I have been in situations when I submitted a paper to a math journal, but at the end of the refereeing process the final report was not sent to me. It has happened both in case when my paper was rejected or accepted.

Do I have a right to see the report(s) on my paper? Does it depend on a journal?

If it does depend on a journal, I would like to ask specifically on Annals of Math, Journal of Differential Geometry, Advances in Mathematics.

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    $\begingroup$ You can ask nicely, but you don't have a "right" to see the report. And there often isn't much to see. Journals like those solicit quick opinions before they go to the trouble of getting detailed reports, and if those are negative they are often just a few sentences. $\endgroup$ May 16, 2017 at 4:31
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    $\begingroup$ After a 1 year review and a rejection with no reports, I tried to politely ask for a referee report (which must surely exist, after such a long time). In response, the editor I was in contact with forwarded me the "report", which was a copy and paste of my paper's abstract (with no opinions or recommendations whatsoever). So, yes, you can try to ask, but even if you manage to get the reports, I am not sure you will like the answer! Top journals are also known to send back to the authors only excerpts of reports (usually keeping negative points and masking positive ones, to motivate rejection). $\endgroup$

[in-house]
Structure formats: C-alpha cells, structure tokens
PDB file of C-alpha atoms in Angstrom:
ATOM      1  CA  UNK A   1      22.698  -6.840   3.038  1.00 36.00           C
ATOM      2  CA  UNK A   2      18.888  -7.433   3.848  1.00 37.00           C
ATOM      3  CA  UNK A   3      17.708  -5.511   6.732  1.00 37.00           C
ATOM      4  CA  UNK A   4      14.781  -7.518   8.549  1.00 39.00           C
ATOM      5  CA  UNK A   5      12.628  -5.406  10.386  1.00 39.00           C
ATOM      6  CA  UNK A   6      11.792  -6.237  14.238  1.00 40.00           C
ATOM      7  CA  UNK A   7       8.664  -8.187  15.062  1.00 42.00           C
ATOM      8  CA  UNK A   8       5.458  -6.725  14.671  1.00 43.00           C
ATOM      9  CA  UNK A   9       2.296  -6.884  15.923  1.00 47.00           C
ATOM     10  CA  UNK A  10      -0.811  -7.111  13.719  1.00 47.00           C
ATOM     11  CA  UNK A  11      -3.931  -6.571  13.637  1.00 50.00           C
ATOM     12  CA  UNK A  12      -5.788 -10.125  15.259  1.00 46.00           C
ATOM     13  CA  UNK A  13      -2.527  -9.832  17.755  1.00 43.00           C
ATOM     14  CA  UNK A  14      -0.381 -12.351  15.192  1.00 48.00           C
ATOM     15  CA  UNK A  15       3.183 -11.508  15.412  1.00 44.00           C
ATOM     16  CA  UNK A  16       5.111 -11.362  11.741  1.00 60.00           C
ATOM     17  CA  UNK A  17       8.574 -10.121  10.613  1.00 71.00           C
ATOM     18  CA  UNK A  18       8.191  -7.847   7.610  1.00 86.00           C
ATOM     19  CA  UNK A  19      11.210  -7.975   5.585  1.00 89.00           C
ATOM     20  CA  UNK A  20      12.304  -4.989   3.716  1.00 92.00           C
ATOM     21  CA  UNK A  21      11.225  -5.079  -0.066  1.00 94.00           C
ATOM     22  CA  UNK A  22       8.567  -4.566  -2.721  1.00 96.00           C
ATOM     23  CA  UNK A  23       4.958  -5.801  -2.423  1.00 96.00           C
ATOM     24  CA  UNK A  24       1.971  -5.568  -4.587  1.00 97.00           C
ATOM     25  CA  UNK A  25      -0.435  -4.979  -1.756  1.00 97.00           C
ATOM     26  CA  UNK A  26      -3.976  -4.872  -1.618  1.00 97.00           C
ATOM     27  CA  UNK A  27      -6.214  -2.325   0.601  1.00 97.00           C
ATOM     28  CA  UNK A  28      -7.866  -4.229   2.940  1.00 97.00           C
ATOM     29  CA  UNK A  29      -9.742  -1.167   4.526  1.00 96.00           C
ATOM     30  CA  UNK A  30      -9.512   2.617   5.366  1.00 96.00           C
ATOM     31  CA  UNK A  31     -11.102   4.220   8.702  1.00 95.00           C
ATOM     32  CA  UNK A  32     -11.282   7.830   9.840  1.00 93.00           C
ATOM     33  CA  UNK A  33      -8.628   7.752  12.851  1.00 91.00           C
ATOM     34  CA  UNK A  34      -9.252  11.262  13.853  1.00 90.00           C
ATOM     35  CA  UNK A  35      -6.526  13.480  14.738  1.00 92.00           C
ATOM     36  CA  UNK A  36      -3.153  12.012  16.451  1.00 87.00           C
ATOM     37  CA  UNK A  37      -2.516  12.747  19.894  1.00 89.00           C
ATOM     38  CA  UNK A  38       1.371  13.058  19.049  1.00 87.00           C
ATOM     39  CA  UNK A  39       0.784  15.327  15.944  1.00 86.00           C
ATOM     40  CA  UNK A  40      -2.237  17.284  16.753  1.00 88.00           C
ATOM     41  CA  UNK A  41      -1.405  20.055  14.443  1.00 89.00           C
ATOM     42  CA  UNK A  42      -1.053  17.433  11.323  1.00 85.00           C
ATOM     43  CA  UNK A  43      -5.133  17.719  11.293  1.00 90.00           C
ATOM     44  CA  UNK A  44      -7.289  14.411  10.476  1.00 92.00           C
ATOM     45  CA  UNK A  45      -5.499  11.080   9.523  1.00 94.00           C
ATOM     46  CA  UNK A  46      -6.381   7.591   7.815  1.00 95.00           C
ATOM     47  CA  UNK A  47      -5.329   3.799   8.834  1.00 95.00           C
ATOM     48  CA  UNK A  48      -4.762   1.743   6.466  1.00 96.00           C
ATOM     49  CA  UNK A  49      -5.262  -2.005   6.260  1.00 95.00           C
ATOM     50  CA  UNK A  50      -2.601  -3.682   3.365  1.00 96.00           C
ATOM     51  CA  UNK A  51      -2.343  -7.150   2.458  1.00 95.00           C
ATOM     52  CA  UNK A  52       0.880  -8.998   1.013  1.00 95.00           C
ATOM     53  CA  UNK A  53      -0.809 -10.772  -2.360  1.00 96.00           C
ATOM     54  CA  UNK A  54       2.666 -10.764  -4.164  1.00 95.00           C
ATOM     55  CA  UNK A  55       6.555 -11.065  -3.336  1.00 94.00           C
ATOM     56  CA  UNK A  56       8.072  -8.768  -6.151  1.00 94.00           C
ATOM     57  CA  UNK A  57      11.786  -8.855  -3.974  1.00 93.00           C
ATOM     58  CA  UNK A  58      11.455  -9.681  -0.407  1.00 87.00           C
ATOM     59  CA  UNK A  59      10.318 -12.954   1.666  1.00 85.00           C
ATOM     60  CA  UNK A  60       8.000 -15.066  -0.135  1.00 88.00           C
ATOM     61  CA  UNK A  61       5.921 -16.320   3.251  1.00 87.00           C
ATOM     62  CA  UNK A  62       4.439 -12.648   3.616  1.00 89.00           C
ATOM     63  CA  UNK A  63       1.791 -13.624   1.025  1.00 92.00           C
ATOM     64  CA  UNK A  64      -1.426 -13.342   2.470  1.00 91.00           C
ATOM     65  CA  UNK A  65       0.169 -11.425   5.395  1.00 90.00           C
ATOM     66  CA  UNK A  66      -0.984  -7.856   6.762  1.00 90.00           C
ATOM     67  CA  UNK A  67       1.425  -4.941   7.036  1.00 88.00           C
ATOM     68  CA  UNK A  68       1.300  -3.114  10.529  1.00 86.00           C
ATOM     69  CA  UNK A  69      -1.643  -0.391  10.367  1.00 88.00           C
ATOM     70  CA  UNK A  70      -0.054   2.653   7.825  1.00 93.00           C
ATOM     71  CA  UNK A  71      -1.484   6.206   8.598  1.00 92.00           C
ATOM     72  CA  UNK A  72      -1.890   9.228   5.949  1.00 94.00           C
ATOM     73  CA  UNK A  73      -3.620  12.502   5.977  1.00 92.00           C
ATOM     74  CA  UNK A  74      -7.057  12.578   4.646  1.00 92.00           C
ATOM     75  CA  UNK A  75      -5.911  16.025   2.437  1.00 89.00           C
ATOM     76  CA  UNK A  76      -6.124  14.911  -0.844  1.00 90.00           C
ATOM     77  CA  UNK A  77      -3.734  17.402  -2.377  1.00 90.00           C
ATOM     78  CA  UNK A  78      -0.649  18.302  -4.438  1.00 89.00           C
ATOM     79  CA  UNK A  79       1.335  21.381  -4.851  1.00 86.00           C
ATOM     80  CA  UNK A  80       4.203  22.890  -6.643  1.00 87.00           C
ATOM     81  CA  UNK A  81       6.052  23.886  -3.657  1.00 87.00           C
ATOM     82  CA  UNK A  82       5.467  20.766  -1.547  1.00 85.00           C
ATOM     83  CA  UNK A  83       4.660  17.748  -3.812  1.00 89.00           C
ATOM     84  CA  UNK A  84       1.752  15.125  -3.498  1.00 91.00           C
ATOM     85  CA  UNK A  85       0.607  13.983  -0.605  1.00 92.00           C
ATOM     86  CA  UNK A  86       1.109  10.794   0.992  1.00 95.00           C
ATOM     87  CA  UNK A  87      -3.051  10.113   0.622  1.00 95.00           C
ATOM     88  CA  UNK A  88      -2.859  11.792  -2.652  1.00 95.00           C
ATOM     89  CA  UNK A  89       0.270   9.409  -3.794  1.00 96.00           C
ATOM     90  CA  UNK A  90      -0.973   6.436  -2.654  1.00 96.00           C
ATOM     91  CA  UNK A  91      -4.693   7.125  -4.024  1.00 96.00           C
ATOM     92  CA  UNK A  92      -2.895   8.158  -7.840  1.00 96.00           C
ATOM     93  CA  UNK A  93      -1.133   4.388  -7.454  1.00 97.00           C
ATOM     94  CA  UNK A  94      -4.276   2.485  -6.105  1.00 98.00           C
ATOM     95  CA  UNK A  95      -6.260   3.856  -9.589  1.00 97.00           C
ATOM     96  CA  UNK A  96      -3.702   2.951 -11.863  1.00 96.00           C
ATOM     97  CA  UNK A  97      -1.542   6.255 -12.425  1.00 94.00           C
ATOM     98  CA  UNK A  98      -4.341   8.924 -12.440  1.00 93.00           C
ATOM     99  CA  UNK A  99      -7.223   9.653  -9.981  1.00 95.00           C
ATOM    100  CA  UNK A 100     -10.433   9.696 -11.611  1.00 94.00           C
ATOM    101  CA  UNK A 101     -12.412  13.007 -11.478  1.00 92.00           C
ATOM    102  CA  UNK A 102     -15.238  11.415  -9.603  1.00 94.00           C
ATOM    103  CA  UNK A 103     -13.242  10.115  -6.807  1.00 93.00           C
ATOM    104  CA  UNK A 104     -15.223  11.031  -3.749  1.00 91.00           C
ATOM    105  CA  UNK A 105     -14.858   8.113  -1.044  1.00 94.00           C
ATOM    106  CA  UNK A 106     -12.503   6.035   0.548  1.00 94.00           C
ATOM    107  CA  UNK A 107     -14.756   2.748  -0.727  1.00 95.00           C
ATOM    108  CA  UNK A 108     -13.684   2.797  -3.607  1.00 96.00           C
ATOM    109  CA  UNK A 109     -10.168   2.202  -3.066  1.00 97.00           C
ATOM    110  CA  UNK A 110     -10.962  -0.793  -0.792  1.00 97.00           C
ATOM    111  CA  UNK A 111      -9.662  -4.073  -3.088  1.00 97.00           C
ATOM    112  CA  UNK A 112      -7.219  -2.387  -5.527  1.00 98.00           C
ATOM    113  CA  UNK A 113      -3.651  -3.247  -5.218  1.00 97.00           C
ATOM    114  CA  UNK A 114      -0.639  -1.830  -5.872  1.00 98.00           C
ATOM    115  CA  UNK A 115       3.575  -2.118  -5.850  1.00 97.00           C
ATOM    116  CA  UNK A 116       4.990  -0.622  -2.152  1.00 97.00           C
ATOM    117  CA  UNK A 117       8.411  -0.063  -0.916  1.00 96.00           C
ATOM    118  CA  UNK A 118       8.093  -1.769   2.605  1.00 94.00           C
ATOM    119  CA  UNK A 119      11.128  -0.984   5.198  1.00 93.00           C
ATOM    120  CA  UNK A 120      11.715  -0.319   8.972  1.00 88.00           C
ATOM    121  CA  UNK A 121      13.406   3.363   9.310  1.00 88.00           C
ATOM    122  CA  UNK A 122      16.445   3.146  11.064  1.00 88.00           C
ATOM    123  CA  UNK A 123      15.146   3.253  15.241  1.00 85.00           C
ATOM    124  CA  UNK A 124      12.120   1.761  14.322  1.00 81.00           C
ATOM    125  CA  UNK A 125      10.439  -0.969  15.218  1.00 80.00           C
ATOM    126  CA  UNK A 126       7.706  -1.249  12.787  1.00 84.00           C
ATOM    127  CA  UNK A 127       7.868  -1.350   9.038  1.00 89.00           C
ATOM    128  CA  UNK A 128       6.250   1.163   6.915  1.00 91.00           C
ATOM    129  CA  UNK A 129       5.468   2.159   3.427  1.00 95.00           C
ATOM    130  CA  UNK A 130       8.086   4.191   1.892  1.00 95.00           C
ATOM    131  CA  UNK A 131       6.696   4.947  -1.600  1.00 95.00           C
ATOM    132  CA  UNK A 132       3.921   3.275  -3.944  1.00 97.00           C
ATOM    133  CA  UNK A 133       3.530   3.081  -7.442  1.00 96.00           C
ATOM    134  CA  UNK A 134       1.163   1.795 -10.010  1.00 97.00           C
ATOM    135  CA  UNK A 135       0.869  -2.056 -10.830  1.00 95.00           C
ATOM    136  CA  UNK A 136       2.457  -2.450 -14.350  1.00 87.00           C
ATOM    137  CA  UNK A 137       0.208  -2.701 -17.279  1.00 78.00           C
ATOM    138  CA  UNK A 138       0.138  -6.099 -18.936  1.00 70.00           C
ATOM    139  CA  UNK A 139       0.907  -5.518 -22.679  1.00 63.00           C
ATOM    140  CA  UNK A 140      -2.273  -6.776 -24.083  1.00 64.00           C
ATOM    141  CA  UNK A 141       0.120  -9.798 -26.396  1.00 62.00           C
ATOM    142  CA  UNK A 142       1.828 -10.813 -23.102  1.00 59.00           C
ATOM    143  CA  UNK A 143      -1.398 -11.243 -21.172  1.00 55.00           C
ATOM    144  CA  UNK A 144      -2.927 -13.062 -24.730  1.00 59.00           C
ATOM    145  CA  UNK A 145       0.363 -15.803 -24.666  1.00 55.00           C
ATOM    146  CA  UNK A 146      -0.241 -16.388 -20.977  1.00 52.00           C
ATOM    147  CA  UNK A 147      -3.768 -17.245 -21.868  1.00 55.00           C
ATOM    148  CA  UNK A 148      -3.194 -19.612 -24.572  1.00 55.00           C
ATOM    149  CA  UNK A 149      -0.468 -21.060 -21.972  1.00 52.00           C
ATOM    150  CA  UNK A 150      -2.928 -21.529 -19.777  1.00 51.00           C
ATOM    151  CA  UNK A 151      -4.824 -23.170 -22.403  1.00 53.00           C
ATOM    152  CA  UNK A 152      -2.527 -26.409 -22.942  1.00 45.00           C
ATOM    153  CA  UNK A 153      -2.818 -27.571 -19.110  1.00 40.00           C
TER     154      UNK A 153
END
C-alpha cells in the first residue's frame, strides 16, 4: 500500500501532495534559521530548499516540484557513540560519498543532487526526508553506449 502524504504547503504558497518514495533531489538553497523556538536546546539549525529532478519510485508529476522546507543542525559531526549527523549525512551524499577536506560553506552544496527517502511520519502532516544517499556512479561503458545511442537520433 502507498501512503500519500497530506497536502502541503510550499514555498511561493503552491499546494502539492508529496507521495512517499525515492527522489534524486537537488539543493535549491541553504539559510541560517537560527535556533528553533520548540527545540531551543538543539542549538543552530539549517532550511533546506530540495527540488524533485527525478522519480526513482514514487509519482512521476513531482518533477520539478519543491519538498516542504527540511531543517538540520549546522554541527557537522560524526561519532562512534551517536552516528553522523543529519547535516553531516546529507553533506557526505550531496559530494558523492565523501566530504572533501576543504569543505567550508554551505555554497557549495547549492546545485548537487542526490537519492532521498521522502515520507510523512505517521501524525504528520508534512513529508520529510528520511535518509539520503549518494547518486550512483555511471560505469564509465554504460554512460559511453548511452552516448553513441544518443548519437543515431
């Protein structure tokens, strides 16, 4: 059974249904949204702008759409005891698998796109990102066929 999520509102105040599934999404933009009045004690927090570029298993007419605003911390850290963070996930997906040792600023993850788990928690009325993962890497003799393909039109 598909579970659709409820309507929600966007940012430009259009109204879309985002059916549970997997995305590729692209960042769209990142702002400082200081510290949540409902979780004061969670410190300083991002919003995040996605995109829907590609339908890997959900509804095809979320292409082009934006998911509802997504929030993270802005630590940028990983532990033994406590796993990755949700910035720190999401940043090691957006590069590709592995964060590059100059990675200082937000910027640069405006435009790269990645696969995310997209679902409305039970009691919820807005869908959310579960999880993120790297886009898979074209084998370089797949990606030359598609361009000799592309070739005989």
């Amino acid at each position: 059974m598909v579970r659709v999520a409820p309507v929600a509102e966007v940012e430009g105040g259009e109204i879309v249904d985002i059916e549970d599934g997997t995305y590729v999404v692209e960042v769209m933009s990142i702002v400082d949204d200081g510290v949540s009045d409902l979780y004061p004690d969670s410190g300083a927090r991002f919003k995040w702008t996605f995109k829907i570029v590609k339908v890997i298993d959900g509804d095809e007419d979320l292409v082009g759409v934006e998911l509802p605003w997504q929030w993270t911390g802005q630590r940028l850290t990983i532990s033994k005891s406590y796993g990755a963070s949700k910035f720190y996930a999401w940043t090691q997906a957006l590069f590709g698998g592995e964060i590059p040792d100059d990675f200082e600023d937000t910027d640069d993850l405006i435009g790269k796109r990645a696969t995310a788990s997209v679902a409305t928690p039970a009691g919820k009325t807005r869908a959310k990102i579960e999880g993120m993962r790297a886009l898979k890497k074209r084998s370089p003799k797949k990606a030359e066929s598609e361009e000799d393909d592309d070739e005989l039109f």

– Raziel
    May 16, 2017 at 7:27

5 Answers 5